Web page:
“And now faith, hope and love abide, these three; and the greatest of these is love.” Nothing can separate us from love. Whether, in faith, we surrender to the divine will, or whether, in faith, we wrestle God to the ground until dawn. Either way: heads, we win; tails, we win. God is faithful and, either way, comes to us in love, blessing in hand.  So, maybe we have to twist his arm a little for it!

We’ll talk…

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6 Comments

  1. Calvin Dube on May 14, 2015 at 06:08

    As always, thank you for the inspiring words on Faith that beautifully remind me of the presence of God in the joys and struggle of life. Calvin Dube, Lewiston, Maine

  2. anders on May 13, 2015 at 10:51

    I like your invitation and analogy. I see my understanding and even identity (e.g. name) transformed by wrestling something greater than myself, whether it’s an abstract theological concept, angel or God. My experience of Christian spirituality vis-a-vis the church, however, is that the surrender should happen before any irreverent headlocks are placed. Surrender at the gates was carried out on me by shaming, which threw the assertive yang of the church and my submissive yin as faithful into an unhealthy imbalance. My personal wrestling with God may be 100% a personal battle, and I thank you for your light that God might consider not striking me down with lightning, but blessing me for it. It’s about showing up to genuinely live a life of faith as an outward and inward struggle and journey, fight and pasture, ripped and limping Jacob and meek and mild Mary, and it is good.

  3. Polly Chatfield on May 13, 2015 at 09:57

    It seems to me that Br. Mark and Tom each have the secret, for it by living through what feels like death that we arrive at newness of life.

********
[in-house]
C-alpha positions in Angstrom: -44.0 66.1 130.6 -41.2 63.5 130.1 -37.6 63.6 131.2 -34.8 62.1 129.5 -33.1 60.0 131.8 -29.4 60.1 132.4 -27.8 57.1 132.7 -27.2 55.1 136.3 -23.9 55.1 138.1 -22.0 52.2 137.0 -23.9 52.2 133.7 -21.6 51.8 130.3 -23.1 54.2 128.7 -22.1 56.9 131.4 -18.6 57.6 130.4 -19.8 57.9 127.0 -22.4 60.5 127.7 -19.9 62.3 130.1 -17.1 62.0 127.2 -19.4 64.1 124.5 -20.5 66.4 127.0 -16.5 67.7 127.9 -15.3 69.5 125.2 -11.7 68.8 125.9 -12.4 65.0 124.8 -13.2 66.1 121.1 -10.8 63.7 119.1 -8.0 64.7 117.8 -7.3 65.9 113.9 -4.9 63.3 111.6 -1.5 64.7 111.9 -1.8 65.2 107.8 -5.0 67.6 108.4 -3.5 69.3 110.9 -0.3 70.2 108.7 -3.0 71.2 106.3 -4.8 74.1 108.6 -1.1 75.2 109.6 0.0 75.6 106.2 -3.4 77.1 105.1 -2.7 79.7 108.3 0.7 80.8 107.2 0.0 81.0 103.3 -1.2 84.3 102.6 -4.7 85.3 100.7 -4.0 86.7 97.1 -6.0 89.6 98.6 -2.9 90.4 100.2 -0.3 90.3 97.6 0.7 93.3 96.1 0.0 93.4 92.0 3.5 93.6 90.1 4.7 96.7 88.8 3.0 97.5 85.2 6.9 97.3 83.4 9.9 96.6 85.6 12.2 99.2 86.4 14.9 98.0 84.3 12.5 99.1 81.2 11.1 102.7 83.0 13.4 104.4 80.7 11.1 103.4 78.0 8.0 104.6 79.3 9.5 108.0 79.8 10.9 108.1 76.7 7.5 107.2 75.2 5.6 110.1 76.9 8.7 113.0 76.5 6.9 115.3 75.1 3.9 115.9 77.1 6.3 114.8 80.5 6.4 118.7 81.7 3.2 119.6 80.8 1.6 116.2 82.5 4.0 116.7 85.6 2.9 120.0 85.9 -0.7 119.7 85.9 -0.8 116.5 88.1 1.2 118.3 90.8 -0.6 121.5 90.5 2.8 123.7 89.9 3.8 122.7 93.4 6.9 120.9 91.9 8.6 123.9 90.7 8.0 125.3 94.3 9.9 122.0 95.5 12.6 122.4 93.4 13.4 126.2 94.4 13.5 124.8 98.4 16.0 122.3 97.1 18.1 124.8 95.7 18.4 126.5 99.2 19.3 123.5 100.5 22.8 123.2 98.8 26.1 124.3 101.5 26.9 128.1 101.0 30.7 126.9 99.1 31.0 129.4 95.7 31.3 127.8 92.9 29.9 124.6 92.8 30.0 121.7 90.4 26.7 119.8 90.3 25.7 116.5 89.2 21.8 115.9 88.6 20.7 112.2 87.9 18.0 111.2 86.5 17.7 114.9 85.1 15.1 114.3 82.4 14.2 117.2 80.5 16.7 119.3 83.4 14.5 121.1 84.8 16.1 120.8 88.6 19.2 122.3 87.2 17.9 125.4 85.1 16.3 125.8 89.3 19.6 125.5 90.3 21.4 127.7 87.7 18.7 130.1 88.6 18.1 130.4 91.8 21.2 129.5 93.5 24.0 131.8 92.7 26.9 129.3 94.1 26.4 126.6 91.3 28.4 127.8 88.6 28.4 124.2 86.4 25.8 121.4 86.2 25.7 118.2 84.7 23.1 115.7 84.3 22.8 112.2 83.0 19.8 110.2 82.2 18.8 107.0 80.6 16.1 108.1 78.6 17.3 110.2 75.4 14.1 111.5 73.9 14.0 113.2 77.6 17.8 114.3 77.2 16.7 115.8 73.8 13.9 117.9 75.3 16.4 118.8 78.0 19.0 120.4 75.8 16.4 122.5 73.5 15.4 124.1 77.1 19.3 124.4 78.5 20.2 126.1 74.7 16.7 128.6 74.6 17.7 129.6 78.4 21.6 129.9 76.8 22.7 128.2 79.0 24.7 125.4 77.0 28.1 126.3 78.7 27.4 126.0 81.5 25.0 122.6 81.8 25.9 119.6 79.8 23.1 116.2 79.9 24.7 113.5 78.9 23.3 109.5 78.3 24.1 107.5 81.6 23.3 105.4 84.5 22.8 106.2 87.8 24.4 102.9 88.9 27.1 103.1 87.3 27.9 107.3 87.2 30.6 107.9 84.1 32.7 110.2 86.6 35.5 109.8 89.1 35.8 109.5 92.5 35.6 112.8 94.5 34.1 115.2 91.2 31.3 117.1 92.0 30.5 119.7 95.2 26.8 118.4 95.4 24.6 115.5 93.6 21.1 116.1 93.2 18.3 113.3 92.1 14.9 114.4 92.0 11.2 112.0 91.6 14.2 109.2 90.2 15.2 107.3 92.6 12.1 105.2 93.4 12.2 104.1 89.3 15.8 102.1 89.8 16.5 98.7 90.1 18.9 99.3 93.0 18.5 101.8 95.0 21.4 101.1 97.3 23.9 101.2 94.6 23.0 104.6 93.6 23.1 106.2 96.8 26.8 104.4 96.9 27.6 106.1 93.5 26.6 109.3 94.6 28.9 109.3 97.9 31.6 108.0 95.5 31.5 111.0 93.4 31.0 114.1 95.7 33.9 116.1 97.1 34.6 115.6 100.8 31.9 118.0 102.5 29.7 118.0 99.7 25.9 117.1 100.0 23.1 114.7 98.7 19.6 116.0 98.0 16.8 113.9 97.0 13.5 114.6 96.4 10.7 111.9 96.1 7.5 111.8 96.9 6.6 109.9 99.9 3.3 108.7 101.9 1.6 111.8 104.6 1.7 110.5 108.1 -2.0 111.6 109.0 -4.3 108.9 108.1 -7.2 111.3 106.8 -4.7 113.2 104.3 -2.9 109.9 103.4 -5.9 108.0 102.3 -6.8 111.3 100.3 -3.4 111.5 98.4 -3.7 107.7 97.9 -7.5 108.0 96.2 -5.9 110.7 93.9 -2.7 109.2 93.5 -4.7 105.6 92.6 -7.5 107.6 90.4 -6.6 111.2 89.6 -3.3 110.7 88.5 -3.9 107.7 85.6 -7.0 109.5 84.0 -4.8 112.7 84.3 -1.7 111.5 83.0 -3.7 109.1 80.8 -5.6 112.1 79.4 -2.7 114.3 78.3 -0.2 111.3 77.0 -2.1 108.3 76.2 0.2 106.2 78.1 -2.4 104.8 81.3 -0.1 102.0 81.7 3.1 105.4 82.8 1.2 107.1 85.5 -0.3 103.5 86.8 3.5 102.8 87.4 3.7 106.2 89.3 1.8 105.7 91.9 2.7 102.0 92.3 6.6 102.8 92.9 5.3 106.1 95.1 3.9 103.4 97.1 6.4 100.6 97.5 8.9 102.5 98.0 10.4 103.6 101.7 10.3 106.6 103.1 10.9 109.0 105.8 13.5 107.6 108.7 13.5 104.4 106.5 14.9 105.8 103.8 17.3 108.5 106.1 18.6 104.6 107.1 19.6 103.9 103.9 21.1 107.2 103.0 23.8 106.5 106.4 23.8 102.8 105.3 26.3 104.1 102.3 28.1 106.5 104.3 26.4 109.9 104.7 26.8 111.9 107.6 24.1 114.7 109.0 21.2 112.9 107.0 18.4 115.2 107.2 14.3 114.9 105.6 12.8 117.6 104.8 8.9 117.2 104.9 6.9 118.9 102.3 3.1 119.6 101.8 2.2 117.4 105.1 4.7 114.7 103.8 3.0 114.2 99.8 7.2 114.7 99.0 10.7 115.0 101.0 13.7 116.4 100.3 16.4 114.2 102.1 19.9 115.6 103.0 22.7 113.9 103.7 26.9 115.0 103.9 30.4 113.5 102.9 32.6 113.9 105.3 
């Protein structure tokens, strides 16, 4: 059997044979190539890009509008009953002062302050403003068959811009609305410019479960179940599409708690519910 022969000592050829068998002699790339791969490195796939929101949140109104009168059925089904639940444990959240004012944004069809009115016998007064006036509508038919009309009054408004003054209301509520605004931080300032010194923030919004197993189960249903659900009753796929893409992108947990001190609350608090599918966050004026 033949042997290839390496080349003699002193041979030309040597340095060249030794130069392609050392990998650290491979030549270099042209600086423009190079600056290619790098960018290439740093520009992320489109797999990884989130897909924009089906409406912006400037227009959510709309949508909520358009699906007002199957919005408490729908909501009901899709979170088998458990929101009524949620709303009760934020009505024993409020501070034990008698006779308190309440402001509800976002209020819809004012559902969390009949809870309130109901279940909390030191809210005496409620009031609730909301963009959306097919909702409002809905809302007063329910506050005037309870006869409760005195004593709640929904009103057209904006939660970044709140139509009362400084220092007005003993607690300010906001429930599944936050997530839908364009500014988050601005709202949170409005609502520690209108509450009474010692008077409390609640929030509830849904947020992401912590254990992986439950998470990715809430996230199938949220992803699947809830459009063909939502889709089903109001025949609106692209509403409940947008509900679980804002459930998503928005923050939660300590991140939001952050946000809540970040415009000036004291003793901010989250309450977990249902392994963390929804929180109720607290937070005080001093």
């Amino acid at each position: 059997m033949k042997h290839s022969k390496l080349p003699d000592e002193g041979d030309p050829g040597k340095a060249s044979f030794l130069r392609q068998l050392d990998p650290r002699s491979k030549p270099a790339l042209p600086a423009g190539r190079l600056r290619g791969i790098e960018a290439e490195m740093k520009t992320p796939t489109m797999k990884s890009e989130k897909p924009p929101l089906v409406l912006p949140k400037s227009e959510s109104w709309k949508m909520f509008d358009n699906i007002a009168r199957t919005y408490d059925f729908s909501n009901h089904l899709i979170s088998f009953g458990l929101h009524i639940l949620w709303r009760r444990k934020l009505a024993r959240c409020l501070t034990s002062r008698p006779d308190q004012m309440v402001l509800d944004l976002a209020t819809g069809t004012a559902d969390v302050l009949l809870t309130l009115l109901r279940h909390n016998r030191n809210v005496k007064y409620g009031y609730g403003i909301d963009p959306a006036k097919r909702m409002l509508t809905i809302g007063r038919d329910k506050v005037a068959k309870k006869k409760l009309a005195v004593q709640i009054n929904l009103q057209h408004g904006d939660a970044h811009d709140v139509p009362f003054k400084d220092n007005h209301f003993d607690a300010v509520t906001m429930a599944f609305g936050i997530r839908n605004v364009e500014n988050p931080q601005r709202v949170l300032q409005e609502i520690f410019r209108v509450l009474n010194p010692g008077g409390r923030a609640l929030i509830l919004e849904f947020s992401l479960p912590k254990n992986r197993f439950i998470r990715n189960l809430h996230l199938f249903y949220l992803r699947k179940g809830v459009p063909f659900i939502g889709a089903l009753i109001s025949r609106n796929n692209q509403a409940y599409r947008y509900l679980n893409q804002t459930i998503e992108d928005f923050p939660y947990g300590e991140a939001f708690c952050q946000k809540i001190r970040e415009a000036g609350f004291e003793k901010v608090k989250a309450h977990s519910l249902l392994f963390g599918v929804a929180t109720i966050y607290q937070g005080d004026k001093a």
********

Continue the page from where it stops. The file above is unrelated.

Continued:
4. Tom Manche on October 10, 2011 at 04:56

    So often one hears another say “Why did God give my daughter cancer?” or “Why did God allow my son to die of a heart attack at 42? or “If God loves me, why did He allow my grandson to have birth defects?”

    My response is always the same. “God loves us and He does not give us bad things – only good things!” I go on to say that illness, death, war, natural disasters etc. are but a part of living as a human being. As such, we are subject to, and susceptible to, all the bad and harmful things of this earth. It is simply humanity. God, as Jesus Christ on this earth, allowed Himself to live life here as a human being. Therefore, He too was susceptible to the same as we. So much so that He was tortured and died on a cross so that we could have everlasting life with Him in Heaven.

    Sometimes, if one has even a small amount of faith, he can begin to look at the disaster in his life not as a curse from God, but simply as a part of the human condition. And with that human condition comes the overwhelming love of God. Once we accept that, our lives are transformed and we begin to see nothing but God’s love for us.

    Peace & Blessings!

    • Page on May 13, 2015 at 07:04

      Right on, Tom!

    • anders on May 13, 2015 at 11:00

      Thank you for your loving compassion. As the church and religion have been part of my equivalent of cancer, heart attack or birth defect, I’m not always sure of what’s the baby and the bathwater. Failing to comprehend the human condition medically or institutionally, I surrender it to have faith and be transformed. I will take your blessing gladly, Tom!